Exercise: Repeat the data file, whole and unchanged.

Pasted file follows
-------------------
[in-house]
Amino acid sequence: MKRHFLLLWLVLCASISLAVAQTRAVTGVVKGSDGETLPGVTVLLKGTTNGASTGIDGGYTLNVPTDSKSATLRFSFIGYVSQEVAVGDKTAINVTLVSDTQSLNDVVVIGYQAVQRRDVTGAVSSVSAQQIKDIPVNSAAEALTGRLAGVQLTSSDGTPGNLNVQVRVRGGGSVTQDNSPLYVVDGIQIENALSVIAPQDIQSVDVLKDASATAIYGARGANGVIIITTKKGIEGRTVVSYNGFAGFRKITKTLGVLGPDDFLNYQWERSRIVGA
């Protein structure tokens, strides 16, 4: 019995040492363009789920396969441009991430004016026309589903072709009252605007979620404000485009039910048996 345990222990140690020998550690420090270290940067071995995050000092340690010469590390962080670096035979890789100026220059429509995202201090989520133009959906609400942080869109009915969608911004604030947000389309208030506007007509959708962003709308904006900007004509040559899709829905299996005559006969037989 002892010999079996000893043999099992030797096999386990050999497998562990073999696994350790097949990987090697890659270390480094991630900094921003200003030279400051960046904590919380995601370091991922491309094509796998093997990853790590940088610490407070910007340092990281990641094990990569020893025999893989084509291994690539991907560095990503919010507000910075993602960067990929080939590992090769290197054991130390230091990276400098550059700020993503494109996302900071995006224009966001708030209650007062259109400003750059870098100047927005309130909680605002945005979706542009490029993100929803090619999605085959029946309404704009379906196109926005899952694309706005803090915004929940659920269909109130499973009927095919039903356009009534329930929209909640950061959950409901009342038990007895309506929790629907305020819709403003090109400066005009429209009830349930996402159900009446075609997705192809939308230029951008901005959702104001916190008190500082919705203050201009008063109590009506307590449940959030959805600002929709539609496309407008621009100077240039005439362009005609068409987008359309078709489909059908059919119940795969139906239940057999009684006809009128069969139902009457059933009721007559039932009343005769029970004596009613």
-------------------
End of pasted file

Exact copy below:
[in-house]
Amino acid sequence: MKRHFLLLWLVLCASISLAVAQTRAVTGVVKGSDGETLPGVTVLLKGTTNGASTGIDGGYTLNVPTDSKSATLRFSFIGYVSQEVAVGDKTAINVTLVSDTQSLNDVVVIGYQAVQRRDVTGAVSSVSAQQIKDIPVNSAAEALTGRLAGVQLTSSDGTPGNLNVQVRVRGGGSVTQDNSPLYVVDGIQIENALSVIAPQDIQSVDVLKDASATAIYGARGANGVIIITTKKGIEGRTVVSYNGFAGFRKITKTLGVLGPDDFLNYQWERSRIVGA
């Protein structure tokens, strides 16, 4: 019995040492363009789920396969441009991430004016026309589903072709009252605007979620404000485009039910048996 345990222990140690020998550690420090270290940067071995995050000092340690010469590390962080670096035979890789100026220059429509995202201090989520133009959906609400942080869109009915969608911004604030947000389309208030506007007509959708962003709308904006900007004509040559899709829905299996005559006969037989 002892010999079996000893043999099992030797096999386990050999497998562990073999696994350790097949990987090697890659270390480094991630900094921003200003030279400051960046904590919380995601370091991922491309094509796998093997990853790590940088610490407070910007340092990281990641094990990569020893025999893989084509291994690539991907560095990503919010507000910075993602960067990929080939590992090769290197054991130390230091990276400098550059700020993503494109996302900071995006224009966001708030209650007062259109400003750059870098100047927005309130909680605002945005979706542009490029993100929803090619999605085959029946309404704009379906196109926005899952694309706005803090915004929940659920269909109130499973009927095919039903356009009534329930929209909640950061959950409901009342038990007895309506929790629907305020819709403003090109400066005009429209009830349930996402159900009446075609997705192809939308230029951008901005959702104001916190008190500082919705203050201009008063109590009506307590449940959030959805600002929709539609496309407008621009100077240039005439362009005609068409987008359309078709489909059908059919119940795969139906239940057999009684006809009128069969139902009457059933009721007559039932009343005769029970004596009613």